The internet, born out of DARPA’s ambitious vision for a robust communication network, has evolved into a global community-driven platform. It began as a means for academics to share information, conduct research, and engage in lively discussions. Over time, this ethos of community-driven content creation and information sharing became deeply ingrained in the fabric of the internet. From mega-sites like Geocities, AOL, Yahoo, to Tripod, millions of users contributed content, generating an astonishing amount of data. This content emerged from various sources, including discussion groups, mailing lists, newsgroups, and content sites like Suite101 and Webseed. Amidst the chaos, even the occasional visitor could stumble upon valuable nuggets of knowledge and opinion.
With the rise of search engines and directories catering to this ever-expanding internet landscape, it was only a matter of time before they targeted this vast content repository. One such comprehensive player was Deja. It meticulously crawled and indexed the rapidly growing Usenet scene, which comprised tens of thousands of daily messages. By the time Google acquired it, Deja’s archives held over 500 million messages, cross-referenced in every conceivable way and covering an astonishing array of topics.
Google, now the dominant search engine, had outpaced veteran competitors like Northern Lights, Fast, and Alta Vista. Its colossal database, comprising over 1.3 billion web pages, its innovative caching technology (effectively transforming it into one of the world’s largest libraries), and its site-ranking algorithm based on popularity and linking, made it unbeatable. However, Google’s integration of the treasure trove of Deja into its search interface faced significant challenges, prompting a protest movement.
Behind the bickering and often abrasive exchanges (sometimes bordering on the deranged, racist, or even stalking) within Usenet groups lay a more profound question: Who owns the content generated by the global public on computers funded by taxpayers? Can a commercial entity lay claim to and monopolize the collective efforts of millions of individuals worldwide? Or should such intellectual property remain in the public domain, perhaps maintained by public institutions like the Library of Congress? Should open-source movements gain access to Deja’s source code to launch Deja II? And who holds the copyright to these messages (in theory, the authors)? Google, like Deja before it, offers compilations of this content, the copyright to which it neither possesses nor can possess. The very concept of intellectual property is at the heart of this virtual conflict.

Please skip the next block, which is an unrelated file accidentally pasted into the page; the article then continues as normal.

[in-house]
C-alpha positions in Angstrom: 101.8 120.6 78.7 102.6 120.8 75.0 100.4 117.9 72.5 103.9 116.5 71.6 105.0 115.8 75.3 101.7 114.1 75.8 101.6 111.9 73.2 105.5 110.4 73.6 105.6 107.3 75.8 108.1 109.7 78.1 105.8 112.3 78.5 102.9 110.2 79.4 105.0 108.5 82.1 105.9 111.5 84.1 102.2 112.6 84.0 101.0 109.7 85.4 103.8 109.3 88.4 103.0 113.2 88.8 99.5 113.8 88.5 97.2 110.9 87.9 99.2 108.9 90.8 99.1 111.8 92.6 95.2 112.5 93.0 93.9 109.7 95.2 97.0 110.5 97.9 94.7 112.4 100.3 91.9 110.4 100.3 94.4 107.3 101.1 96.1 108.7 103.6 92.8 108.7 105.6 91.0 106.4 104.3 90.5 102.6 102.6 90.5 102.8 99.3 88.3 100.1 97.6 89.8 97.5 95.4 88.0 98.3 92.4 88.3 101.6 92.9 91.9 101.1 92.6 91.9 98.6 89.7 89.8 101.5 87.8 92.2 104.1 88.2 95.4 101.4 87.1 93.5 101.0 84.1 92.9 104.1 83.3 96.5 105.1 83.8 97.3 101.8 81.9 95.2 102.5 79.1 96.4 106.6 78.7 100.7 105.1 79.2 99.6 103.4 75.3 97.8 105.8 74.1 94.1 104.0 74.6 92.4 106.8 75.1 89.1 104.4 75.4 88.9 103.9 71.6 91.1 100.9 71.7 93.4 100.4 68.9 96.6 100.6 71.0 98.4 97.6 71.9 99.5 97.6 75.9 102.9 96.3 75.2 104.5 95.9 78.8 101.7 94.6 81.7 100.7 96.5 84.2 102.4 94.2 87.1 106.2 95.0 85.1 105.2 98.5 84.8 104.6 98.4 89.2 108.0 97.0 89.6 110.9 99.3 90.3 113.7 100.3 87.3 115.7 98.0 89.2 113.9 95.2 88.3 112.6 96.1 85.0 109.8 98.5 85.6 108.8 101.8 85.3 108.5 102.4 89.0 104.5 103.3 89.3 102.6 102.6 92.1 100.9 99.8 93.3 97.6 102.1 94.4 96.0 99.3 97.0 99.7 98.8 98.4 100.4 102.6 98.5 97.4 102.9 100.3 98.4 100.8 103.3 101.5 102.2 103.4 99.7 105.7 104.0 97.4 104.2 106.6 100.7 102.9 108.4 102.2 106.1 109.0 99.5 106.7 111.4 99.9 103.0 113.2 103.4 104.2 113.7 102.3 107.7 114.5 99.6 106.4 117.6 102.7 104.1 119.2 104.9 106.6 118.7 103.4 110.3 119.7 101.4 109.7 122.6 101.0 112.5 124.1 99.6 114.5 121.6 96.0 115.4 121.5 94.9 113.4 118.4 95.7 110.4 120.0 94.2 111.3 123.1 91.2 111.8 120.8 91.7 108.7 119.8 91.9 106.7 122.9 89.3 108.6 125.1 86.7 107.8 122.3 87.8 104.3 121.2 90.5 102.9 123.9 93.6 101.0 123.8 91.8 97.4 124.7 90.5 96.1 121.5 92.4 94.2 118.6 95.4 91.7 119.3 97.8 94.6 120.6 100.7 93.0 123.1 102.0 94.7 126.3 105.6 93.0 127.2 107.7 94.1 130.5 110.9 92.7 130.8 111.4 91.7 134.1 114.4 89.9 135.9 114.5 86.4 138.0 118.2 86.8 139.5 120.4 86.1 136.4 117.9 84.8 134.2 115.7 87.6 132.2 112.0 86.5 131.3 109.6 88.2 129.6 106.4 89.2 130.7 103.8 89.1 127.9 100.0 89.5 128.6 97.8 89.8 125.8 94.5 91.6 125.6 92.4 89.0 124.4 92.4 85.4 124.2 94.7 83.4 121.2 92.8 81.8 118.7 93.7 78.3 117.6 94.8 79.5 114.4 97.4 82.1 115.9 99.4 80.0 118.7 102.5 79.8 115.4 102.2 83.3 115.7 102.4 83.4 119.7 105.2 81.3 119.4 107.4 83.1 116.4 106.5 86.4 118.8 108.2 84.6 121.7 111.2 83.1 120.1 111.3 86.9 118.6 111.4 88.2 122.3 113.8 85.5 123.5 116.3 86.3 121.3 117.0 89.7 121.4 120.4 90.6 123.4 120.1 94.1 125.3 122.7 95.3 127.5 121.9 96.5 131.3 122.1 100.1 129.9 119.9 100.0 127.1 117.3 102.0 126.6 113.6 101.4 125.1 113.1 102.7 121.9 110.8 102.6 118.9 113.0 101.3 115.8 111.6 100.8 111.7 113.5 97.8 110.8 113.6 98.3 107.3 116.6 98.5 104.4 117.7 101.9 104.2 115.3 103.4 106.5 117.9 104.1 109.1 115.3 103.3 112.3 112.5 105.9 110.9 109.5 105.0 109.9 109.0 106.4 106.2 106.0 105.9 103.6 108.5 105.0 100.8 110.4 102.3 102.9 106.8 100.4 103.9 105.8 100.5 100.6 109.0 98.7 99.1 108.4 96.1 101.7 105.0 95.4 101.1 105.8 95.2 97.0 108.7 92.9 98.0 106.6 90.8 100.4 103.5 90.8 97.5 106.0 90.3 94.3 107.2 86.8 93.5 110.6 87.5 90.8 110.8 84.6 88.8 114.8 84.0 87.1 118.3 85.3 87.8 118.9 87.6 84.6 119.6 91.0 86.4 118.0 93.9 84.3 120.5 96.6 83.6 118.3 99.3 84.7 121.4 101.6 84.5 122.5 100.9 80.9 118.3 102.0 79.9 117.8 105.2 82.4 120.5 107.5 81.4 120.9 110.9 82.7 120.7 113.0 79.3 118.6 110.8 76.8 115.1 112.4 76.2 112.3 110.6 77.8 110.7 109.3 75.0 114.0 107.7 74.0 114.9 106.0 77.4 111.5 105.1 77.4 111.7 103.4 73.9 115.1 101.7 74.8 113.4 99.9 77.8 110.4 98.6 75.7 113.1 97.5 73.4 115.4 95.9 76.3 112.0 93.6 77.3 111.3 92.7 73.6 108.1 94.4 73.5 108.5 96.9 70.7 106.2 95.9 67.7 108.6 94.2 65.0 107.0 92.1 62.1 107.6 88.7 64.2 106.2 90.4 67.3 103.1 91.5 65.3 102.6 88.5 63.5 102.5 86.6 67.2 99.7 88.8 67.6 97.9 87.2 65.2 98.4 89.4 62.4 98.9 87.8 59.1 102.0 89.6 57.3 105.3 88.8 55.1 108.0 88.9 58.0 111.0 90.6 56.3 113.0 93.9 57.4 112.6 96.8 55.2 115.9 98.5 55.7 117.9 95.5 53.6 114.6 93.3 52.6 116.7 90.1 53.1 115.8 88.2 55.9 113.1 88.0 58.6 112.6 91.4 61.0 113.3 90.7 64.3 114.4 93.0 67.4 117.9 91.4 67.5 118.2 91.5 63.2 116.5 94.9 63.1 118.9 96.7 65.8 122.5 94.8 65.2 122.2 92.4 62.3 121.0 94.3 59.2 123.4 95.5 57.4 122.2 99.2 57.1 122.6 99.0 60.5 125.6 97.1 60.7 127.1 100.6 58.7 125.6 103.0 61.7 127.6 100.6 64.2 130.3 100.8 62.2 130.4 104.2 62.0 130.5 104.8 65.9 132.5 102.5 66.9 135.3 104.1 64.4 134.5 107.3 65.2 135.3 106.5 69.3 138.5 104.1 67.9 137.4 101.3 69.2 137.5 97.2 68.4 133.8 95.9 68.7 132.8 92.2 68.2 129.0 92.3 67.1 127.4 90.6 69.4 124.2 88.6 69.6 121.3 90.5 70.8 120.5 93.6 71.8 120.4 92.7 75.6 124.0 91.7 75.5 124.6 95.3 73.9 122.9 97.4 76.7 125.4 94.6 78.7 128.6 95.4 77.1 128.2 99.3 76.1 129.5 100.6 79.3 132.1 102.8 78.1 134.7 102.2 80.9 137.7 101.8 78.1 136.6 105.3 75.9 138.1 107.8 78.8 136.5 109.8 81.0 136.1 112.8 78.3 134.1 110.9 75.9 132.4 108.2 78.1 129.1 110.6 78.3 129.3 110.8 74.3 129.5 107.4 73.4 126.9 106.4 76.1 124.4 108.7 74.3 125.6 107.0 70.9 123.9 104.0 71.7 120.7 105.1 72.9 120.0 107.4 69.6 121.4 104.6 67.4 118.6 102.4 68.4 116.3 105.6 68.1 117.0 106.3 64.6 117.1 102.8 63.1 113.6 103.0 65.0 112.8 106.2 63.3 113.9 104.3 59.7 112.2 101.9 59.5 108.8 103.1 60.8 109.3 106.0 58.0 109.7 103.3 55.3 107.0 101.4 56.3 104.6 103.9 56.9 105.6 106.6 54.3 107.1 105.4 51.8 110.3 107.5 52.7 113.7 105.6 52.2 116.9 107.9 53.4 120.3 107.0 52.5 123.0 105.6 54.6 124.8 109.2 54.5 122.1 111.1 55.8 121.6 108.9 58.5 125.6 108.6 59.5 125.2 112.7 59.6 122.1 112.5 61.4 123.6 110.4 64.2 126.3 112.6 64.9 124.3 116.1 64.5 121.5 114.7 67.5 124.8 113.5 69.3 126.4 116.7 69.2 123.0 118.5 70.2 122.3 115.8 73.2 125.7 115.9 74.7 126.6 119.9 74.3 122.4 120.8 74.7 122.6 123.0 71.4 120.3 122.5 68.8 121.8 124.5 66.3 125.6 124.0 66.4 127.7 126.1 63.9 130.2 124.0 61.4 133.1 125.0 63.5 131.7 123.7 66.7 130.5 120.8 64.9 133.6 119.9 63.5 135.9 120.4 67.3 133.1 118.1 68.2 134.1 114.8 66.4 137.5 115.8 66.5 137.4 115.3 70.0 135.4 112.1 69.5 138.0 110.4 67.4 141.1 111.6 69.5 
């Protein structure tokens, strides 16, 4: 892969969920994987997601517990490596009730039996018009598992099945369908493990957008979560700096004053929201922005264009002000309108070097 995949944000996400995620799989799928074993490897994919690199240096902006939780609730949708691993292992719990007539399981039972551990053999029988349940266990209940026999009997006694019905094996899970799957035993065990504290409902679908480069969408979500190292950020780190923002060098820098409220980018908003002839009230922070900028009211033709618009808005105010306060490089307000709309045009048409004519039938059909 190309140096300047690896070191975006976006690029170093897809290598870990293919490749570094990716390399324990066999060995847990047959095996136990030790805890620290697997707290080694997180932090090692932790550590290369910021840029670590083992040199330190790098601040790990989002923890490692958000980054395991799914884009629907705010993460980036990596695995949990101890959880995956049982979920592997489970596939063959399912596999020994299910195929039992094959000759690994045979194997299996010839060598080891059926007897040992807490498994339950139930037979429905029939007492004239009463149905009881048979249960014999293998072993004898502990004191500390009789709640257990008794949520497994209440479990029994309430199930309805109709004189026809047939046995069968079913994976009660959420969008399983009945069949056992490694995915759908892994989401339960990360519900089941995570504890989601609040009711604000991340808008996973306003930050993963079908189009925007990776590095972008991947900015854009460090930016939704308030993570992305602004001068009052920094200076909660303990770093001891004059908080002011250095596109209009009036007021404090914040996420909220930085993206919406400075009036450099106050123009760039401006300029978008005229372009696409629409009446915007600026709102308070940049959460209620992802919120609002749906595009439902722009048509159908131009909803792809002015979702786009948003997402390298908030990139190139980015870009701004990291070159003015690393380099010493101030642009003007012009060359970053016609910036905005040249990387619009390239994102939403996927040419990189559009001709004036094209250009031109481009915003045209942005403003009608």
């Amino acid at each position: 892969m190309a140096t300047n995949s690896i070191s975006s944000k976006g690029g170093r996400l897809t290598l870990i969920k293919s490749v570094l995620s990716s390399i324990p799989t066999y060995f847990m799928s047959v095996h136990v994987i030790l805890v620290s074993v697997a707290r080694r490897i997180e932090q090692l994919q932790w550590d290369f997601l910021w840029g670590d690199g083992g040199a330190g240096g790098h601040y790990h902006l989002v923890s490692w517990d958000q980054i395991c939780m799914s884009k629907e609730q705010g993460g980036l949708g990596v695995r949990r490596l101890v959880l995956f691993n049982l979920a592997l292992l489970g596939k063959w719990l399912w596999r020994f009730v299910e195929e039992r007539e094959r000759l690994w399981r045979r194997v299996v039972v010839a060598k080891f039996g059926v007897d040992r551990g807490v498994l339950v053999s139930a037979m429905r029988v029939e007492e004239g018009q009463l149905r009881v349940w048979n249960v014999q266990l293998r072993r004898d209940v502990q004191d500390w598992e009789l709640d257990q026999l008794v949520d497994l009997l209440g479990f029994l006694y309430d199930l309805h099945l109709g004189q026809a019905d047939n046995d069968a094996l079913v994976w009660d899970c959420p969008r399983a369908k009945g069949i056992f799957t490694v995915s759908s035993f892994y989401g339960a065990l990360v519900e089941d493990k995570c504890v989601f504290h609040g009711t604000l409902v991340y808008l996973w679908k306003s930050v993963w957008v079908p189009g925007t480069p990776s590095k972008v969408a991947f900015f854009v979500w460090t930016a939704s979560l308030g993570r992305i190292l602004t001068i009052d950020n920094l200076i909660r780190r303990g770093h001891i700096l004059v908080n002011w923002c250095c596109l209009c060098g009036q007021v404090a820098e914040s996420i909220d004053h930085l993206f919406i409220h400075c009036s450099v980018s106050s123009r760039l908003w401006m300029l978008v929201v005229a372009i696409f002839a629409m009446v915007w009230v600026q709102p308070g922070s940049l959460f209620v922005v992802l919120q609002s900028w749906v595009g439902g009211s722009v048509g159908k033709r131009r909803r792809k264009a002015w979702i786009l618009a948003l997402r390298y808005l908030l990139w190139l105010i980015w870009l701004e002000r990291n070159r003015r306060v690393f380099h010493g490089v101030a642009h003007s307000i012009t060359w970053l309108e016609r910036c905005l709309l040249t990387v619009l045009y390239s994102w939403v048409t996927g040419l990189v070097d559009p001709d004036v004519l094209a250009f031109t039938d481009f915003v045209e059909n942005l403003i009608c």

To address concerns, Google provided free access to the content of Deja archives for alternative (non-Google) archiving systems. However, it remained silent on sharing the search programming code and the user interface. A burgeoning open-source group, Dela News, has formed, though it’s unclear who will bear the enormous storage and processing costs such a project would entail. Dela aims to have a physical copy of the archive entrusted to a dot org.
This brings up a myriad of equally intriguing issues. The Deja Usenet search technology, programming code, and systems are intertwined and nearly indistinguishable from the Usenet archive itself. Without these elements—both structural and dynamic—there can be no archive and no way to extract meaningful information from the chaotic Usenet environment. In this case, the information lies not in the content but in the organization and classification of raw data. This is why open-source proponents demand that Google share both content and the tools to access it. Google’s abrupt deactivation of Deja in February only exacerbated the frustrations of die-hard Deja users.
The Usenet is not solely a haven for unsavory elements; it also hosts thousands of academically rigorous and research-oriented discussion groups. It documents over twenty years of wisdom and erudition from scholars all over the world, offering valuable insights and expertise. The Usenet serves as a historical record of Western intellectual history over the last three decades, making it invaluable. However, Google’s decision to sever internal links between Deja messages threatens the integrity of this hyperlinked resource unless an alternative (and costly) solution emerges.
Google has aimed to provide better, faster, and more comprehensive access to the entire archive. Still, its clash with the more combative side of the open-source movement has surfaced long-suppressed issues. Ironically, this confrontation may be the most significant contribution of an otherwise inopportune transaction.